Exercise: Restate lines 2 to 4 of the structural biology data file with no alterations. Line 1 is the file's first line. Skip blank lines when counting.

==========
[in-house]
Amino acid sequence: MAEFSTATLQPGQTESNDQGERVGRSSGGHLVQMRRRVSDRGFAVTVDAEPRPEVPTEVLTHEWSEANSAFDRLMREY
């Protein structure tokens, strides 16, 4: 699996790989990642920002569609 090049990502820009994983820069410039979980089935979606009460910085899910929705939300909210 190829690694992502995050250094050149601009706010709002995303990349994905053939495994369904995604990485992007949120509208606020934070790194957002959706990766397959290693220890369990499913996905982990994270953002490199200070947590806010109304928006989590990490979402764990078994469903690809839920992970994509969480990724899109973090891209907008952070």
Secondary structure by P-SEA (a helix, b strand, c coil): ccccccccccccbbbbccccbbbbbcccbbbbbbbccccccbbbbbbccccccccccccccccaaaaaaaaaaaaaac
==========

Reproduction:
Amino acid sequence: MAEFSTATLQPGQTESNDQGERVGRSSGGHLVQMRRRVSDRGFAVTVDAEPRPEVPTEVLTHEWSEANSAFDRLMREY
């Protein structure tokens, strides 16, 4: 699996790989990642920002569609 090049990502820009994983820069410039979980089935979606009460910085899910929705939300909210 190829690694992502995050250094050149601009706010709002995303990349994905053939495994369904995604990485992007949120509208606020934070790194957002959706990766397959290693220890369990499913996905982990994270953002490199200070947590806010109304928006989590990490979402764990078994469903690809839920992970994509969480990724899109973090891209907008952070």
Secondary structure by P-SEA (a helix, b strand, c coil): ccccccccccccbbbbccccbbbbbcccbbbbbbbccccccbbbbbbccccccccccccccccaaaaaaaaaaaaaac